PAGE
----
Osprey Corner

****CITIZEN SCIENTISTS NEEDED!!!****

 

Did you know that we have a page dedicated to observations at the Broadway Park Osprey Nest? Go to this site http://www.osprey-watch.org/nests/8039 and check it out!

 

Once you create an account and log in you can:

- Add screen captures from the camera feed and photos in the “Photos of This Nest” section

- Add observations you make in the “Nesting Diaries” section

- Update the “Activity Reports” section where we track when the eggs are laid, when chicks hatch and fledge, etc.

 

All observations are valuable to enhancing our understanding of these amazing birds. Please record anything you see that you think is important!

 

At the end of the season I will download the entire record and will post it here. It is our hope that we can continue to record observations every year to build a large database of life in the Broadway Park nest. Your participation is integral to creating that record!

 

Go check it out and see what you think!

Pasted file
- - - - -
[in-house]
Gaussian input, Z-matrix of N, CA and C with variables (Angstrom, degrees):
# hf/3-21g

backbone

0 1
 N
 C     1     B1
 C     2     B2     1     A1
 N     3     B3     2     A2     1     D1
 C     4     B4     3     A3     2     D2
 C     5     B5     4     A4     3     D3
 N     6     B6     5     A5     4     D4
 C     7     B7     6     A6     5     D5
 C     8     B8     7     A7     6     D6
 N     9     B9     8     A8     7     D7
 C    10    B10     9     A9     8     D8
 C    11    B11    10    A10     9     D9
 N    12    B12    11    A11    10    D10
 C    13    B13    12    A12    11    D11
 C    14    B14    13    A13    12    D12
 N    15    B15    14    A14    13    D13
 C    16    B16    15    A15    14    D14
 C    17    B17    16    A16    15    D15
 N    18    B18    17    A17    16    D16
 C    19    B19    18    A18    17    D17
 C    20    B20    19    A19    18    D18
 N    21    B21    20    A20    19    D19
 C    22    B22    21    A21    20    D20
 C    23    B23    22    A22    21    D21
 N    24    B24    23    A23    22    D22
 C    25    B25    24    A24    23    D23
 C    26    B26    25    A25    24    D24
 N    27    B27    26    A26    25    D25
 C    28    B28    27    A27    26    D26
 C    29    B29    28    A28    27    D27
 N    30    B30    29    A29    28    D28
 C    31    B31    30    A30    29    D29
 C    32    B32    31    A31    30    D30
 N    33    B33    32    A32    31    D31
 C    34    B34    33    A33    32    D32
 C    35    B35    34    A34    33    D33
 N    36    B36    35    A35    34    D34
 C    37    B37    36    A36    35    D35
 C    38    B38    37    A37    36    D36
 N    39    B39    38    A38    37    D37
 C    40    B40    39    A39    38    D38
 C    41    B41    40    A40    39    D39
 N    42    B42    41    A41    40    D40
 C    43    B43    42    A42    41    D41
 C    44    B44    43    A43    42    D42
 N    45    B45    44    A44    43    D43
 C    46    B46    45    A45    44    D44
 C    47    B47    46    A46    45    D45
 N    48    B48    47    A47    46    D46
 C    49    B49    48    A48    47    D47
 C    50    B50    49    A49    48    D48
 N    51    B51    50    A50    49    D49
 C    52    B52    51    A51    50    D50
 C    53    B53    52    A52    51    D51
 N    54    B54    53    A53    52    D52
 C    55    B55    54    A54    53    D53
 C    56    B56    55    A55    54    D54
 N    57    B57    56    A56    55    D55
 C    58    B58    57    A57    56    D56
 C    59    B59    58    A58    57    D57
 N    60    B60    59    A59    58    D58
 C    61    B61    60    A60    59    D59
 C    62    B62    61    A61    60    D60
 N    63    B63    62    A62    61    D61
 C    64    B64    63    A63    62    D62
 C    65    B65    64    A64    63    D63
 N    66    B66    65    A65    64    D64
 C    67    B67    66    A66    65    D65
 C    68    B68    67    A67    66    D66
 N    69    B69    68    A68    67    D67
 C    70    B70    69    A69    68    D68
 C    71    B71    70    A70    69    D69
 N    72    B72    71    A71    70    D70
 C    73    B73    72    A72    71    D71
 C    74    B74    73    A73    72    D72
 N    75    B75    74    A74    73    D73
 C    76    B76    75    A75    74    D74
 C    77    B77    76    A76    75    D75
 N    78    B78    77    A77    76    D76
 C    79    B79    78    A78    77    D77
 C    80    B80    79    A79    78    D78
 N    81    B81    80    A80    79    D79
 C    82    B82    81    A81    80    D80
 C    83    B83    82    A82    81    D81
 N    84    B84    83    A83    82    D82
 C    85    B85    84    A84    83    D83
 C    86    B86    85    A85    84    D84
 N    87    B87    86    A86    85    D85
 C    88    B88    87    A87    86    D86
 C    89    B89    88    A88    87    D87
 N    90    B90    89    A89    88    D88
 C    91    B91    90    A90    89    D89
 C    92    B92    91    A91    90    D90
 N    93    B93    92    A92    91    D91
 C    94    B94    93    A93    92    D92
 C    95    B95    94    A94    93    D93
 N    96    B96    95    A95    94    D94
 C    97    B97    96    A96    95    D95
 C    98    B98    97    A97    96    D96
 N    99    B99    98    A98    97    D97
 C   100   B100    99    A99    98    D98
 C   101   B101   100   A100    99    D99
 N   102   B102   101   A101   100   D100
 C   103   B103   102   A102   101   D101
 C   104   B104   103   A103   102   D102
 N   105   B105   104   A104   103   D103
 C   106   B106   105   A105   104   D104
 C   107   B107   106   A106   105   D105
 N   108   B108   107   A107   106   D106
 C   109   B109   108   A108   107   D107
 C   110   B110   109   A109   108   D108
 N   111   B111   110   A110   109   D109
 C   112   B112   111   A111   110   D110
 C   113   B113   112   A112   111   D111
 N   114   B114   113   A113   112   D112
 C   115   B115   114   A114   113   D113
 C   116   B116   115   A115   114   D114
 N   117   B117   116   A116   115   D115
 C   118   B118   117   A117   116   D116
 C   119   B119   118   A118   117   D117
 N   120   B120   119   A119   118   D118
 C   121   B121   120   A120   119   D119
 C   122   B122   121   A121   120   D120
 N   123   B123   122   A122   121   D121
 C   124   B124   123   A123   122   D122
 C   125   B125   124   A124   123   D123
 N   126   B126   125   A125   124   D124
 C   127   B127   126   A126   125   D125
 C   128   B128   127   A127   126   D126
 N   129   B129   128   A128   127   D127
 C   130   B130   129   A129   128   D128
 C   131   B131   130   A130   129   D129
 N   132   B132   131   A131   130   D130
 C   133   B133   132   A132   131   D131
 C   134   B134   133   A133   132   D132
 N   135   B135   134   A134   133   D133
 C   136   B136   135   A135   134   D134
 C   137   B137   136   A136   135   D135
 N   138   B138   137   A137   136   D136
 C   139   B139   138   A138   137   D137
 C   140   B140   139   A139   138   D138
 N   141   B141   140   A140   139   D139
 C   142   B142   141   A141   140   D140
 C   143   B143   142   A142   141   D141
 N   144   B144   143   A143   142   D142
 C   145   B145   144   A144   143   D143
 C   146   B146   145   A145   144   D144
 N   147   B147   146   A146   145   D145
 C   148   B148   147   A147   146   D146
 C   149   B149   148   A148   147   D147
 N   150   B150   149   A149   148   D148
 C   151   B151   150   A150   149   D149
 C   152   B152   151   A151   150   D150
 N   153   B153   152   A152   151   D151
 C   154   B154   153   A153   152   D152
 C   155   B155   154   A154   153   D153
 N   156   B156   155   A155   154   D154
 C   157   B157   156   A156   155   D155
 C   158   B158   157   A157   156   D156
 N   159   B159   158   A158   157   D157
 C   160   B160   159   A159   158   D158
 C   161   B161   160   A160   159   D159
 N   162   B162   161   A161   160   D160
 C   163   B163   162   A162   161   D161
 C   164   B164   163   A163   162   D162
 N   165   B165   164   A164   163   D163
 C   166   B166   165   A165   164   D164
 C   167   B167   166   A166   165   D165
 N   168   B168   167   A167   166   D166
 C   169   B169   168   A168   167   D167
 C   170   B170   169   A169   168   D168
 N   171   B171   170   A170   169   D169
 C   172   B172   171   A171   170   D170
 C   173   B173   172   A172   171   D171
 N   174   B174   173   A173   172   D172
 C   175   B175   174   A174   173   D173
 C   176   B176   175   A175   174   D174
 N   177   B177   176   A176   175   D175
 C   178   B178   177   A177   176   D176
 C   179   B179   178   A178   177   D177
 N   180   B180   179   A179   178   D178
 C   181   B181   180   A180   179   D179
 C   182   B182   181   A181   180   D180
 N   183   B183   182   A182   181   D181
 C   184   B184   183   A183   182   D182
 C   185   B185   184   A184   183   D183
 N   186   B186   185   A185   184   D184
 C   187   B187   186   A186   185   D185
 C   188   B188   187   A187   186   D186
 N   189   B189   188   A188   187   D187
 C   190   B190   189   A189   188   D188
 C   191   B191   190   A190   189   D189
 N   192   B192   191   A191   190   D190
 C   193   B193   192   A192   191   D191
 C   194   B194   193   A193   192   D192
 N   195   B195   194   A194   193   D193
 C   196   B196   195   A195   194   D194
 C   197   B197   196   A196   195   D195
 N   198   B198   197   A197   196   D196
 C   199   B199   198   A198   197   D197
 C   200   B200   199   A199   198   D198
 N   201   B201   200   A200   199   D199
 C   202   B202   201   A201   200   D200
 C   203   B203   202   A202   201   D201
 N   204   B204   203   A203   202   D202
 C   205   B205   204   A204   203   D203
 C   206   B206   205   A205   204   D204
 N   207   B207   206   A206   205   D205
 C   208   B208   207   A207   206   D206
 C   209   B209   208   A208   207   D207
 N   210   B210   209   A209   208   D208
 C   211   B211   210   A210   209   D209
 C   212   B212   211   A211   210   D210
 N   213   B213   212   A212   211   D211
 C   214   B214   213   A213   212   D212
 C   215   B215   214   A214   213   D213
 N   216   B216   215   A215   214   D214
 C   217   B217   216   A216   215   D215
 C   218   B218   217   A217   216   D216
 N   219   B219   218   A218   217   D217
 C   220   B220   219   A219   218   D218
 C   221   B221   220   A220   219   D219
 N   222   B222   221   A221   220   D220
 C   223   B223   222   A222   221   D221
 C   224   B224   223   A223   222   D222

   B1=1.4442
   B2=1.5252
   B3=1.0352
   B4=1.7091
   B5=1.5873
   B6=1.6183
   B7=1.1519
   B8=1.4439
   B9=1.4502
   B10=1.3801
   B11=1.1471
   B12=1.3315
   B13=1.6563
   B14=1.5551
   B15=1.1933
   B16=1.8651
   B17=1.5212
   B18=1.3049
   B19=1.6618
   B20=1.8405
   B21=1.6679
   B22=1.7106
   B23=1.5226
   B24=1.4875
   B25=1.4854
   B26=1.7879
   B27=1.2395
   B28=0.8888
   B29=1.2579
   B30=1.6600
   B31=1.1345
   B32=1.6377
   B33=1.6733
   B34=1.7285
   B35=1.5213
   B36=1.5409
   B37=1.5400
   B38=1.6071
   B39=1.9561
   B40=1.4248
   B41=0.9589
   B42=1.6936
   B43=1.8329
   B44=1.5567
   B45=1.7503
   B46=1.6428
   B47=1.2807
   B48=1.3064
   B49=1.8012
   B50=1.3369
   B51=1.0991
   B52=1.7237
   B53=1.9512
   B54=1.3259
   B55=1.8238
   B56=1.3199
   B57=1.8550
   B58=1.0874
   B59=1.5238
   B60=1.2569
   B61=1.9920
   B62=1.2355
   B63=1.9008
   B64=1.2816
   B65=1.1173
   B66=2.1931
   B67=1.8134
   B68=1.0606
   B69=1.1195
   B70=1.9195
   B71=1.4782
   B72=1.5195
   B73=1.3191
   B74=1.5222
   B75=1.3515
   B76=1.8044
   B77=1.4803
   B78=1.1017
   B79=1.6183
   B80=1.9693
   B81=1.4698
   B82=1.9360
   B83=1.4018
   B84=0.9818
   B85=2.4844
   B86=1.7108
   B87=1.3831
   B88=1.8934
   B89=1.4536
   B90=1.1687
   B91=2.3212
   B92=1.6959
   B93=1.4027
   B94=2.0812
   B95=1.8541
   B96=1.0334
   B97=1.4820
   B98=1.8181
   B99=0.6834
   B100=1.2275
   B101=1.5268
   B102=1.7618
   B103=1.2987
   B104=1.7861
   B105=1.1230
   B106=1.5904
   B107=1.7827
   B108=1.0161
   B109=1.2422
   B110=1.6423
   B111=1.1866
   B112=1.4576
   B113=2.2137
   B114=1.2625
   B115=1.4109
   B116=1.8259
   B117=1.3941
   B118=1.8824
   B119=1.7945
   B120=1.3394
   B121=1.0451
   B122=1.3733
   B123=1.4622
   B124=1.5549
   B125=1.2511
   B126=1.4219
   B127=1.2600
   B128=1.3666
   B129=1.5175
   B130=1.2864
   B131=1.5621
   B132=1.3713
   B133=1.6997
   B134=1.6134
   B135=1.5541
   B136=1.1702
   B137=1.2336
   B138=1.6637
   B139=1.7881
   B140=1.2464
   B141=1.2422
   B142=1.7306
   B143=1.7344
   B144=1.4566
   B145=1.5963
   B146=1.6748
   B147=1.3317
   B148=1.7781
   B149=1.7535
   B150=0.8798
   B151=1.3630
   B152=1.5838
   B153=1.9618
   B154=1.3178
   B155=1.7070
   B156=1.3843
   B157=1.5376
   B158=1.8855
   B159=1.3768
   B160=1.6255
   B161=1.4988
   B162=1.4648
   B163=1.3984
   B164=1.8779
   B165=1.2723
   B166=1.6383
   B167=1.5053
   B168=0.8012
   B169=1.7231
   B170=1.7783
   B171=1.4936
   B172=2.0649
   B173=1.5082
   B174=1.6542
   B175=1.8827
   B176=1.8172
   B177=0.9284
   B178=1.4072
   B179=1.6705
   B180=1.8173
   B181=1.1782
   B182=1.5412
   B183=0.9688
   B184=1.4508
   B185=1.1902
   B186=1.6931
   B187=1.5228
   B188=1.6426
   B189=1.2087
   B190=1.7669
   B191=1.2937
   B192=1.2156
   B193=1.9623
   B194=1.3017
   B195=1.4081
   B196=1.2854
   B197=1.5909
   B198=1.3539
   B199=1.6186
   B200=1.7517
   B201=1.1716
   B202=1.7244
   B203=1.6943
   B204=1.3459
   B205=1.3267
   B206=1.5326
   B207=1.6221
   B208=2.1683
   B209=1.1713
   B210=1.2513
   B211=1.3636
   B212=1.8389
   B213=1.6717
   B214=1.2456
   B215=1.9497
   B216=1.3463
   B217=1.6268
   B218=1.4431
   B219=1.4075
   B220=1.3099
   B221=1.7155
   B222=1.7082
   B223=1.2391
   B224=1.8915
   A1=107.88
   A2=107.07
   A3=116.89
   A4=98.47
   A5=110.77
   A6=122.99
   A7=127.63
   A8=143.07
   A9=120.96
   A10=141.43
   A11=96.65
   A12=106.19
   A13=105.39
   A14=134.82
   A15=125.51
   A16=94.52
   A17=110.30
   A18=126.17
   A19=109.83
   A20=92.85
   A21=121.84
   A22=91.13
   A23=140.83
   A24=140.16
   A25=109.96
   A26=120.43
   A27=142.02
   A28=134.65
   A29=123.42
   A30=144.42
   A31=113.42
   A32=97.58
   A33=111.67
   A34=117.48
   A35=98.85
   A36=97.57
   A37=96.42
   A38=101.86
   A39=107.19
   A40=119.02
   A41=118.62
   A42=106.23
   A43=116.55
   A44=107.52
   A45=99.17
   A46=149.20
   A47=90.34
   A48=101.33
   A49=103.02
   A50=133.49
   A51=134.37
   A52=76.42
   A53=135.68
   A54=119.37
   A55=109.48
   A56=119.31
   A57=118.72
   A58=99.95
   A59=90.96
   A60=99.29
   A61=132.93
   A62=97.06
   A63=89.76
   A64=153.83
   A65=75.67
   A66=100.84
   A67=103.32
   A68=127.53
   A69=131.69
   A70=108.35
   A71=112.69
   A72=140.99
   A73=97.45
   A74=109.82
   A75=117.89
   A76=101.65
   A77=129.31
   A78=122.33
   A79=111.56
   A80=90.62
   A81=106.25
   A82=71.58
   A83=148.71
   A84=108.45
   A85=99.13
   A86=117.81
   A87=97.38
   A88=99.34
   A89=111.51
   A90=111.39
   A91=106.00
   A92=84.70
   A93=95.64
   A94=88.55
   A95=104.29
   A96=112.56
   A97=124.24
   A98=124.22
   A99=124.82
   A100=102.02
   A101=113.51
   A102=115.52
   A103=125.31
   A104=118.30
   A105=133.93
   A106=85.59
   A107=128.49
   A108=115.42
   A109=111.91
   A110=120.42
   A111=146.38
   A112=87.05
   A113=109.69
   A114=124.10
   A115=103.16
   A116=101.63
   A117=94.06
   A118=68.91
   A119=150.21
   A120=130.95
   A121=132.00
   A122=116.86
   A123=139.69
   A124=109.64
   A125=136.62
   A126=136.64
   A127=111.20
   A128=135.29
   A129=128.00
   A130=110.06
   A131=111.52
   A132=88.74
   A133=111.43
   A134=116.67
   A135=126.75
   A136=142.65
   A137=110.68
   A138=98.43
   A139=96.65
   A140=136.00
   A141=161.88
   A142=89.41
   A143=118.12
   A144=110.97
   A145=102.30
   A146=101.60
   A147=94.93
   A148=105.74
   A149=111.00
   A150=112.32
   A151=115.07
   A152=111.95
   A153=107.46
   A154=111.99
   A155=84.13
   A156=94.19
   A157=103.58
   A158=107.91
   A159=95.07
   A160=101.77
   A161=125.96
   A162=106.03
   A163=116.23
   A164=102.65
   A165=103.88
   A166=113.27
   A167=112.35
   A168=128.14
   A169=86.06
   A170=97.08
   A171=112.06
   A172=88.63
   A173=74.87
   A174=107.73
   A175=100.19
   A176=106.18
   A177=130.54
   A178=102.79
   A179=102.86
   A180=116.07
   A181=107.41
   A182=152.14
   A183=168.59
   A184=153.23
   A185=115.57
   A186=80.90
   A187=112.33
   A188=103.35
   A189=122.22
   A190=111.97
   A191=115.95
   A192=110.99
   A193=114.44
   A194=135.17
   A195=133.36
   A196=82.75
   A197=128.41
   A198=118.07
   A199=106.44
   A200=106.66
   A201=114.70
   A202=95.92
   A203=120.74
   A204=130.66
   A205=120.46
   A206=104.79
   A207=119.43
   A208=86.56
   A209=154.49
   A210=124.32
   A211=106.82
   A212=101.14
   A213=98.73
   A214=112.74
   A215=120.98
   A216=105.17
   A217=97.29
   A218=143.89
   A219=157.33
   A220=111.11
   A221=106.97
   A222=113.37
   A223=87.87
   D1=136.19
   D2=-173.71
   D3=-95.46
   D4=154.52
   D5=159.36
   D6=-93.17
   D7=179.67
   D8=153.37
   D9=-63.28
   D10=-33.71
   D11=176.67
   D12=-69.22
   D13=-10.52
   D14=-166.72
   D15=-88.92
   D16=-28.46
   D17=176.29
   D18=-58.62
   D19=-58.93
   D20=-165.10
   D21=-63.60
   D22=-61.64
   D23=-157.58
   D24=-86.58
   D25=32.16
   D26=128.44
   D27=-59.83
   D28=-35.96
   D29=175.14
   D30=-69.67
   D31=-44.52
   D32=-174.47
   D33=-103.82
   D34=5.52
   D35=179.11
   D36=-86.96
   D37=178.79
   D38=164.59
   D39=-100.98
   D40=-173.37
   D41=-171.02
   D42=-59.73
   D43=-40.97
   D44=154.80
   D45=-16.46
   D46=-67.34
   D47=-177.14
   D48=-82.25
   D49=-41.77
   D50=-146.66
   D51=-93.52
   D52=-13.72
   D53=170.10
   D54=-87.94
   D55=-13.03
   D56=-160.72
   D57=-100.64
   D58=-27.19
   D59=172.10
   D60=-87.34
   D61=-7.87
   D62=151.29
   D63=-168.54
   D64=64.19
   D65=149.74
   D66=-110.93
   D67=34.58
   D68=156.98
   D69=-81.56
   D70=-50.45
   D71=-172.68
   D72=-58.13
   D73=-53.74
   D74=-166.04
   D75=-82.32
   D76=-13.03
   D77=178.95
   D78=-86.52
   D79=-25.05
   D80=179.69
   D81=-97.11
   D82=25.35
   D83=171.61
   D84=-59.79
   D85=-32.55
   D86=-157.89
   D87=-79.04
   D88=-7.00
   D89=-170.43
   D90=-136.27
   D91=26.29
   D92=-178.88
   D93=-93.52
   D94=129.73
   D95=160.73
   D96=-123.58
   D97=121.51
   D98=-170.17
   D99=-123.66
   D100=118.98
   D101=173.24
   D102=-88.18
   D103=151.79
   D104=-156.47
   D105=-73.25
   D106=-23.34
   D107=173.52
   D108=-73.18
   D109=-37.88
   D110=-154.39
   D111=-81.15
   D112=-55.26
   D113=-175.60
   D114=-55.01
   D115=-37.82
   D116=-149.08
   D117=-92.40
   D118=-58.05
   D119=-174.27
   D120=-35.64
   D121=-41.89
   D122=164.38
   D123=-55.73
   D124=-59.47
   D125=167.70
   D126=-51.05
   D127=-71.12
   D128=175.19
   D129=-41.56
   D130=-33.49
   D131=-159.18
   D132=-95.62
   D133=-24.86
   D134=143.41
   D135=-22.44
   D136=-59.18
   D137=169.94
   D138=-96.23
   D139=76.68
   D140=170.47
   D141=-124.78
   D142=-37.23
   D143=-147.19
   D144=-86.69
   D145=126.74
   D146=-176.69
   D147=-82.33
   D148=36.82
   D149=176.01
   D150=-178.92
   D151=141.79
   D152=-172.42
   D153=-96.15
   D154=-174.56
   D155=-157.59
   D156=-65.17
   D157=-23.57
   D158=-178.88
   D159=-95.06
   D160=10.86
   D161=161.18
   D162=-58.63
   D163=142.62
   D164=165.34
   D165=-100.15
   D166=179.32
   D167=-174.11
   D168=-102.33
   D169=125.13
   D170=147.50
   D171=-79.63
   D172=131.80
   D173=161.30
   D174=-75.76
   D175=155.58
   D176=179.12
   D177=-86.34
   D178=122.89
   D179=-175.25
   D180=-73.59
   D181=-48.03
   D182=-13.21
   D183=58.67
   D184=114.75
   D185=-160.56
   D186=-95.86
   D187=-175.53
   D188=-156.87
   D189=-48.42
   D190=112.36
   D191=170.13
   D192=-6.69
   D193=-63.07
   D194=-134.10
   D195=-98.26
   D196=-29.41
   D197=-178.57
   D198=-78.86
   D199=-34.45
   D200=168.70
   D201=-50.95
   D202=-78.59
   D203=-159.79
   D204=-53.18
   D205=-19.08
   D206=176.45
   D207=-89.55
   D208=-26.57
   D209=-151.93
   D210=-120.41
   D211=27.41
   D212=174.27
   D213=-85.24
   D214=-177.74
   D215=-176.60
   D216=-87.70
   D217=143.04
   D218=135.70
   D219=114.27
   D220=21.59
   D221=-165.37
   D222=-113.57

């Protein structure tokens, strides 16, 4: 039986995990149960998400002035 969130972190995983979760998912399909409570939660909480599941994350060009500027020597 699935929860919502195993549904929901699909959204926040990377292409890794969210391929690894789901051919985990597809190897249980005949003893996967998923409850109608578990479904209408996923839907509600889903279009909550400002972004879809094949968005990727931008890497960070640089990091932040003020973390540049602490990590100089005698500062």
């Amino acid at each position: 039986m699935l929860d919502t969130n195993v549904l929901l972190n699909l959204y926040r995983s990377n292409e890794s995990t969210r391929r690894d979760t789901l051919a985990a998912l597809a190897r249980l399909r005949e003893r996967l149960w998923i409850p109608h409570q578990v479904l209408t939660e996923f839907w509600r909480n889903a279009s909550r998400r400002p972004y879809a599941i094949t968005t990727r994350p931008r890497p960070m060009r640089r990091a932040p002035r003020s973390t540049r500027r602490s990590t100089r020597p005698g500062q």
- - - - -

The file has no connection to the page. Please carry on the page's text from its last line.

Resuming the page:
Here's a handy guide on how to tell the birds apart:

When watching the seasideosprey.org camera you might be wondering “How do I tell the osprey apart?”


It can be tricky. But here are a few tips that might help – and some photos illustrating those tips

 

The female (Betty):

-She is larger than the male

-Has a metal band on her right leg

-Has two distinct patches of brown on her head

-The dark brown spot on the nape of her neck is continuous and compact

-Does not have the orange/brown coloring that the male does

 

The male:

-Smaller than the female

-No leg band

-His head is more mottled – with more markings above his eyes

-His head coloring is more mottled and the patch at the nape of his neck is split in an upside down V shape

-Has orange/brown speckles on his chest and neck

 

What other observations have you used to tell the birds apart? Let us know on the Necanicum Watershed Council Facebook page 

 

 

 

 

 

 

 

 

 

 

 

 

 

 

 

 

Here's a great photo showing the difference in head coloring.

The male is standing on the edge of the nest. His head coloring is more mottled and the patch at the nape of his neck is split in an upside down V shape

The female is sitting on the eggs. The dark brown spot on the nape of her neck is continuous and compact